New York Abortion Assistance Fund is "going broke" and they are making pleas for financial assistance. The non-profit organization provides money to low-income women for them to seek an abortion.
A couple things bugged me, and continue to do so. First, as a Christian, I have a problem with abortion, but - a BIG but - realize that sometimes there is no choice. An ectopic pregnancy, for instance, can threaten your chances of getting pregnant in the future and even kill you if left untreated. Although rare, they do happen, and apparently from some figures, are on the rise.
This is a topic that I tend not to write about, simply because it crosses over into difficult territory when it comes to matters of morality, politics, and spirituality. (I hesitate to use the term 'religion,' because there is a difference.) But this time, I couldn't help myself and it weighed so heavily on me that I had to say something.
I went to the NYAAF's website and saw they were having a number of fundraisers to help their cause. They spoke of a recession being to blame for donations being down, and were holding a bowl-a-thon and some kind of event with alcohol (wine tasting, maybe?) to raise funds. I kind of frowned, because the whole idea of a "bowl-a-thon to support abortion" seemed so bizarre and to almost trivialize the whole thing. That, and kind of thought, "Isn't one of the main attractions of their fundraiser - alcohol - probably what aids in more unplanned pregnancies all over the world?"
Ironically, the very recession that's causing funding of this program to dwindle should be the biggest motivator for people to make even more of an effort to prevent pregnancy.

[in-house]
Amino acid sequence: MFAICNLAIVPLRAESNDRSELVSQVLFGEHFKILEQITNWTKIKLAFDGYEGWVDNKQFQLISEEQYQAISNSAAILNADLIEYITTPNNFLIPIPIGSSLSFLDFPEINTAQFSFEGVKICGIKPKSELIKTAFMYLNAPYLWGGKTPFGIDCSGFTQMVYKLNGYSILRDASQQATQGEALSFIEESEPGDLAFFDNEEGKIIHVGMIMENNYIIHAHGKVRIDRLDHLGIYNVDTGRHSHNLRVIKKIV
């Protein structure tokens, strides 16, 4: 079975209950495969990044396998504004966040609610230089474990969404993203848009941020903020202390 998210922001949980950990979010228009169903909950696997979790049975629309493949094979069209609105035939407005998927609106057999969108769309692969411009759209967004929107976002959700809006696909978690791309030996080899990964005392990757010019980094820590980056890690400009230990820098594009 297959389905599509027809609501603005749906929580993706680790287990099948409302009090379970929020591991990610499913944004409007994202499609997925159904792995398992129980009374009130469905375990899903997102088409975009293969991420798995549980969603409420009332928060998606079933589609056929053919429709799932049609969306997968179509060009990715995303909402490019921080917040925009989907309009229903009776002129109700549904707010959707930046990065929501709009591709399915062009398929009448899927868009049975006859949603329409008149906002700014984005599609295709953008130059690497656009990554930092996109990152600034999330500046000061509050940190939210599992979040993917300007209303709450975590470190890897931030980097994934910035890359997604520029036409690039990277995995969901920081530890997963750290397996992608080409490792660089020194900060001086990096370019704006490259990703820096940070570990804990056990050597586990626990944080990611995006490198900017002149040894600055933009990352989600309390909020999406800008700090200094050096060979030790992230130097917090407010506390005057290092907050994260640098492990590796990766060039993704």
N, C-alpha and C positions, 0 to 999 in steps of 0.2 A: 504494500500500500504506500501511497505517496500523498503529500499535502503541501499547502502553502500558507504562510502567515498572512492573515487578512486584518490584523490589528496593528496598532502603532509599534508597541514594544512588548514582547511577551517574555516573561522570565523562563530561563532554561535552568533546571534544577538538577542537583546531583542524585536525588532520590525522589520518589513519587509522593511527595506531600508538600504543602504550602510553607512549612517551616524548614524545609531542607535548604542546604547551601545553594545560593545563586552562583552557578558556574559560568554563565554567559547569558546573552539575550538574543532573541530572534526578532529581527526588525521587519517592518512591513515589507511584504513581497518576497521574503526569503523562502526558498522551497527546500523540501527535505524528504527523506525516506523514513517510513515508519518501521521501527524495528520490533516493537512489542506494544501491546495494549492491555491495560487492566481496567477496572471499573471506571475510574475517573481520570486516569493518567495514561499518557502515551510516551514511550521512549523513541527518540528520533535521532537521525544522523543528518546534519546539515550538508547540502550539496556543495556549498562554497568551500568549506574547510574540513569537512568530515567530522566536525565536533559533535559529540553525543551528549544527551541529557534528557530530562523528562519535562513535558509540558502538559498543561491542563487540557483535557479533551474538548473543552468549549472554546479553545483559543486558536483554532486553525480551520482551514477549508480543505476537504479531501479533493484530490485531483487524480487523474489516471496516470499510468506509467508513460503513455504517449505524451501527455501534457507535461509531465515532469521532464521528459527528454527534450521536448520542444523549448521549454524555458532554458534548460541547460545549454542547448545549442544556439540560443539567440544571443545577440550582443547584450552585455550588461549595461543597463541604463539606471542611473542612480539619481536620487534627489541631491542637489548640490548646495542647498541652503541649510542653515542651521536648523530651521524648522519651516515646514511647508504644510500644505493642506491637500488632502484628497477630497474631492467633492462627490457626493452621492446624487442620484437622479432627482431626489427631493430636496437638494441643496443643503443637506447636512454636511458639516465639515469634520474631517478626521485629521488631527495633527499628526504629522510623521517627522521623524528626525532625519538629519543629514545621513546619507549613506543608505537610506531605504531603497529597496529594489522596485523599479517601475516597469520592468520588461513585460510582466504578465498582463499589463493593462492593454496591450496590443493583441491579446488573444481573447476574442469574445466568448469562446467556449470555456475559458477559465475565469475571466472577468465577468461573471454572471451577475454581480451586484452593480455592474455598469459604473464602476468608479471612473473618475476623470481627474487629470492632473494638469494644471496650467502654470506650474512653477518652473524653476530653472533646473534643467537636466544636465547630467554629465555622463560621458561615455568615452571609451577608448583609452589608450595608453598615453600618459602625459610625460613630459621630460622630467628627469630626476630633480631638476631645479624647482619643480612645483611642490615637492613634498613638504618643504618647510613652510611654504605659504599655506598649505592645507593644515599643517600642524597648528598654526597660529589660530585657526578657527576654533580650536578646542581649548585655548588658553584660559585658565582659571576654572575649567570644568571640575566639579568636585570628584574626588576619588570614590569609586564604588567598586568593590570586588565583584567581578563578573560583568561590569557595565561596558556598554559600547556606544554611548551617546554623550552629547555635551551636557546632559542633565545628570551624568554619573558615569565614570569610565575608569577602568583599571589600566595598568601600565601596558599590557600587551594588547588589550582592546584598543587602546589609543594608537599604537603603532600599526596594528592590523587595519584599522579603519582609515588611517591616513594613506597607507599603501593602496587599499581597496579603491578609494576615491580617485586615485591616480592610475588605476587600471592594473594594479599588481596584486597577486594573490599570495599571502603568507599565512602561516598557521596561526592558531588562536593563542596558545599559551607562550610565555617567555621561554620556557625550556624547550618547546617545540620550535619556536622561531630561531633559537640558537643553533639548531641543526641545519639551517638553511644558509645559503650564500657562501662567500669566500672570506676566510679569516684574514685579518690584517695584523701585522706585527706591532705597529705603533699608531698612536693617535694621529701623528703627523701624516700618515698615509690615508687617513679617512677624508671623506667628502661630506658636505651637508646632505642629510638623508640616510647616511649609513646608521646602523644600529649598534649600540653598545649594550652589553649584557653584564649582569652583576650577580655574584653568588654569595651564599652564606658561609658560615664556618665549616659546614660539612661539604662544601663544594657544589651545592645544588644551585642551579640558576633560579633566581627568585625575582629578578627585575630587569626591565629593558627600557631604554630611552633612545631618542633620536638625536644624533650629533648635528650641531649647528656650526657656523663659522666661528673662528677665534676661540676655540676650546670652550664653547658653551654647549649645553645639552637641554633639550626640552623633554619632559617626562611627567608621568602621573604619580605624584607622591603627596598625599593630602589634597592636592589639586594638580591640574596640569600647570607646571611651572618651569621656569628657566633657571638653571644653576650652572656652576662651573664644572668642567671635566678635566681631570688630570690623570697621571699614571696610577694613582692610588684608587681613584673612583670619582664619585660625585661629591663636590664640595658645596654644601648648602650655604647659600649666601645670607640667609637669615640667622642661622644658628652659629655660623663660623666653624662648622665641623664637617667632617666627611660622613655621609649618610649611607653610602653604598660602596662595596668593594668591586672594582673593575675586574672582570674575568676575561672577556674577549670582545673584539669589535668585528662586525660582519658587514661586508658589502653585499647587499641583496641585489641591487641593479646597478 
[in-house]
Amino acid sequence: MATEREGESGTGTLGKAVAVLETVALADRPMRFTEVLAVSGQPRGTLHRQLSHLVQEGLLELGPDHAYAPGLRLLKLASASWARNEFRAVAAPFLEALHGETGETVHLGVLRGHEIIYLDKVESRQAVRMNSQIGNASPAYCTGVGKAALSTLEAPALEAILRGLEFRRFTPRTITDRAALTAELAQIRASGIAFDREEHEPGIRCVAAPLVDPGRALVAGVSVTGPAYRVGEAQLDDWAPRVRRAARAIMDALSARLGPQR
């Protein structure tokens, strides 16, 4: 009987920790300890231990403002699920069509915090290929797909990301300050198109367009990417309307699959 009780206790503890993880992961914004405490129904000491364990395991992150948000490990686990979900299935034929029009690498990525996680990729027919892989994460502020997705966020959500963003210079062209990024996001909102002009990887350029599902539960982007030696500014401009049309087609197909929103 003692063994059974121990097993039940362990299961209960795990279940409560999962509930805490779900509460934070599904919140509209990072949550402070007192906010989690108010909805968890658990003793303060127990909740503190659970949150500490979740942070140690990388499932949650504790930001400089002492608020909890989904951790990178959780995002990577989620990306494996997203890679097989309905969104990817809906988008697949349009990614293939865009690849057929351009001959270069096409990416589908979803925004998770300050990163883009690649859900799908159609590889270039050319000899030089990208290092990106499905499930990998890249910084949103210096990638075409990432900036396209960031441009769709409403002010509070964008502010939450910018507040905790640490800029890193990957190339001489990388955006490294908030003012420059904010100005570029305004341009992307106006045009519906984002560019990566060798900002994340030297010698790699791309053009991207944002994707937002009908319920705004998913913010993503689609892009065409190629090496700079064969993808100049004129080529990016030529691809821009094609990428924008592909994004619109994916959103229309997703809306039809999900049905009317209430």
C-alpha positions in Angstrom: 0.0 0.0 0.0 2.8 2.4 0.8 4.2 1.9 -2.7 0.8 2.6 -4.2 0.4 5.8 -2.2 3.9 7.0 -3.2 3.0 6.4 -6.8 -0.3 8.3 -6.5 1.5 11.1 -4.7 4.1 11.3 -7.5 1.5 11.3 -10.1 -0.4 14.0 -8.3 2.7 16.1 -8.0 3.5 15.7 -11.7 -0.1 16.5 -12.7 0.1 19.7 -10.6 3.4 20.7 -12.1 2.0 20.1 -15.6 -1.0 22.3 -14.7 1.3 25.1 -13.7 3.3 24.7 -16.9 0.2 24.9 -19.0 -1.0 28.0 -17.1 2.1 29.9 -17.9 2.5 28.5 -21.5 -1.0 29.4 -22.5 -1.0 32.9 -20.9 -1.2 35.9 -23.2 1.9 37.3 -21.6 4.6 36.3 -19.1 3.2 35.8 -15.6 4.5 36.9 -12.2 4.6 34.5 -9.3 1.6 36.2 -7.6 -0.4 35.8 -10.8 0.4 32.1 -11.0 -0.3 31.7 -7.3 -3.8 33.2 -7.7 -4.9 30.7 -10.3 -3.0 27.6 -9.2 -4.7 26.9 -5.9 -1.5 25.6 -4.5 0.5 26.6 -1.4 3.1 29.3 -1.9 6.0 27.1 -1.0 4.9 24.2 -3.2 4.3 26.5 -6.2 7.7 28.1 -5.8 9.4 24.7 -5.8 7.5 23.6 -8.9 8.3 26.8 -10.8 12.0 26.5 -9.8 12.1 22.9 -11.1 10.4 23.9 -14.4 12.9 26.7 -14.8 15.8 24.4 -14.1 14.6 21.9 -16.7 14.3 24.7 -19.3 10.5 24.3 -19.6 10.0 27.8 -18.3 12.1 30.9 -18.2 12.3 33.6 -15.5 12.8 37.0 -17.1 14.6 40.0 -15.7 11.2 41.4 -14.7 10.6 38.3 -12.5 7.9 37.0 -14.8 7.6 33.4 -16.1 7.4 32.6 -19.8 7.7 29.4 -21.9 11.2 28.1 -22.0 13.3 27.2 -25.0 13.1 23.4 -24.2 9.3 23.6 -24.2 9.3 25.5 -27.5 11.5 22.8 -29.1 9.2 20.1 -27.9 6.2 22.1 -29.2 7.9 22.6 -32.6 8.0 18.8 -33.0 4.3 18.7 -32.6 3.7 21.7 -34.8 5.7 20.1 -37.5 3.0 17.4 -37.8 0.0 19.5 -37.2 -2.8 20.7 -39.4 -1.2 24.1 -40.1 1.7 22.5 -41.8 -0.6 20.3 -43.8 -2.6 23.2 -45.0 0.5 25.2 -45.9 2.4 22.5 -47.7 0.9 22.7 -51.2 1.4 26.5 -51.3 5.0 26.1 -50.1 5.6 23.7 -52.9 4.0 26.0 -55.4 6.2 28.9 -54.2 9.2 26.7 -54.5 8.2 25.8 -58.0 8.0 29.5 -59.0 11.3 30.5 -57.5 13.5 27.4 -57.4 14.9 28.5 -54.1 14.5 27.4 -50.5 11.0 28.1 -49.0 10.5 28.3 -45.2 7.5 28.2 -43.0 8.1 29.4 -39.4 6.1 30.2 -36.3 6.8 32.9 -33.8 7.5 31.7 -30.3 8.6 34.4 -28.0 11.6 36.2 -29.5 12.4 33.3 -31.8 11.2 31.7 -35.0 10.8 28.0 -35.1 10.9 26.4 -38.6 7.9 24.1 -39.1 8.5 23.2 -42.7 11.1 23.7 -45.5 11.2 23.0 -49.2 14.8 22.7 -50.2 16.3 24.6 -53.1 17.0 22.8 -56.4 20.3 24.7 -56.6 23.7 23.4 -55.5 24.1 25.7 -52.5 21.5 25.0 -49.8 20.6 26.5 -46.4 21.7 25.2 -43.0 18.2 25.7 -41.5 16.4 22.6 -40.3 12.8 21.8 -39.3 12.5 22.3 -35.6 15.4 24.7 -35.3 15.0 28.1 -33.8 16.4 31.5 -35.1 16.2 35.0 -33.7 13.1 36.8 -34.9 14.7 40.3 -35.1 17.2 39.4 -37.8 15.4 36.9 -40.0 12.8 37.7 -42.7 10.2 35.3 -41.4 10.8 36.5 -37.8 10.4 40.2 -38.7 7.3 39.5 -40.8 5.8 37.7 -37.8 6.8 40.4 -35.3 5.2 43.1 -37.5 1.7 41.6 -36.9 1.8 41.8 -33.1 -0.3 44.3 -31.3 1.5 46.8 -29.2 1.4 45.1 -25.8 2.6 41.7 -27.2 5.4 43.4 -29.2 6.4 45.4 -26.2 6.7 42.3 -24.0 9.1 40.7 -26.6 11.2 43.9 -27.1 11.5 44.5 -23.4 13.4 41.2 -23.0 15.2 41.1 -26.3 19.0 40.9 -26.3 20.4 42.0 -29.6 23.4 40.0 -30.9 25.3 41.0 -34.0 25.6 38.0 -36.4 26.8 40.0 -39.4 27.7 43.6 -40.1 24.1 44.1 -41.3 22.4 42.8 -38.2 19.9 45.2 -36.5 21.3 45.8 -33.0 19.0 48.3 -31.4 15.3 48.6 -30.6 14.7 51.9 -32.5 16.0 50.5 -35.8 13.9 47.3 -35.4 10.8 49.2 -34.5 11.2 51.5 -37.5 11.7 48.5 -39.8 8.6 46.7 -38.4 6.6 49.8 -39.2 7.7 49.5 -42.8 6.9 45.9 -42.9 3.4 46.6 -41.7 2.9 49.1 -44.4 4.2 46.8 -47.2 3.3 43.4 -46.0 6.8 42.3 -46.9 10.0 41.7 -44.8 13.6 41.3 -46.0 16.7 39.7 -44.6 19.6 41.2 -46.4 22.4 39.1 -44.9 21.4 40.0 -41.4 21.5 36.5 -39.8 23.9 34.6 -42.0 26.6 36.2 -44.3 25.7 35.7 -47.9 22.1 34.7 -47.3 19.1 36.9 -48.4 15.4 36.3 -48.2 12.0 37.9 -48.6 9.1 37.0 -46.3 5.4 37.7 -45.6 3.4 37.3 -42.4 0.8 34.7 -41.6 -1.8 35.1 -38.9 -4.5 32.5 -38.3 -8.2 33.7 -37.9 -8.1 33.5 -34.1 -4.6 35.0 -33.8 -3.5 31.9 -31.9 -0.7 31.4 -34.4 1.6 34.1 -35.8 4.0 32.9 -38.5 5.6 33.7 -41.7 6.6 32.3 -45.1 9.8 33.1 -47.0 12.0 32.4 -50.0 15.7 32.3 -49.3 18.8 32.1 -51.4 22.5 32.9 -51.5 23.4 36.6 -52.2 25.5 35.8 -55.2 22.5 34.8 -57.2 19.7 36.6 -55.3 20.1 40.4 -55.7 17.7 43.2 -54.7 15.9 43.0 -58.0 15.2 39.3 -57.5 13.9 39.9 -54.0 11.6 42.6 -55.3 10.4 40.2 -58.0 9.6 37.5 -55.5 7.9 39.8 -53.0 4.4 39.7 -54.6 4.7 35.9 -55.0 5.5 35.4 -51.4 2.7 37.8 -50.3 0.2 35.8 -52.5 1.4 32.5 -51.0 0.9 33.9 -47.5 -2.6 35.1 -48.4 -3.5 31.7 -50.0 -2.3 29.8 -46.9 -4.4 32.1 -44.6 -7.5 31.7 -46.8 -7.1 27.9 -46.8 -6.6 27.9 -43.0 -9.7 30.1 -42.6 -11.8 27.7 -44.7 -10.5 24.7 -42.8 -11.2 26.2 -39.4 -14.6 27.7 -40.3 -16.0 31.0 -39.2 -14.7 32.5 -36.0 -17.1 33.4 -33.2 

I then went a little further by researching some of the reasons most commonly cited for abortions. Economics is definitely one of them, where many low- and middle-class women decide to have one because they just can't afford to keep the baby. Only five percent, according to the pro-choice Guttmacher Institute, are done because of situations involving rape or incest, and an equally small number are performed for life-threatening medical conditions.
Fetal abnormalities and sexual assault aside, the greatest number of abortions, according to the Guttmacher Institute, are done because of convenience reasons. I won't so much go into that as much as I am blown away by those who claim 'they had no idea' about access to pregnancy information, how to prevent one, or even claiming that birth control is "inaccessible."
I'm not sure I can believe this.
In today's age, we have unlimited access to the internet, computers, libraries and publications - the works - all at our fingertips. I am willing to bet a large percentage of those people who fall into the "low-income" bracket have a computer at home. At the very least, they can obtain a library card, which gives them unfettered access to library computers, magazines and other publications that can tell them all they need to know and more about birth control and its proper usage. I am wondering why more people don't take advantage of these resources.
You can also go down to any corner drugstore in probably every small town and big city in North America and buy a box of condoms or spermicide. Heck, you can even get them in a vending machine at the truck stop. I mean, is limited finances really a valid excuse anymore? Why not do something to prevent a pregnancy in the first place - because, we should all know that what goes in must come out - and avoid the heartache, emotional and psychological pain, as well as social stigma, whether right or wrong, of having an abortion?
In today's American classrooms sex education classes are usually offered. I have mixed feelings about this: personally, I think parents need to do a better job in educating their children about this stuff and tell their kids the facts, instead of letting them hear it on some talk show or off the street. It doesn't mean you have to hand out birth control; it just means you need to tell your kids that there is always a risk of getting pregnant any time you have sex. Period.
I can't help but think of a couple friends I have on FaceBook who gave birth before their twenties and are now entering grandmotherhood at age 34.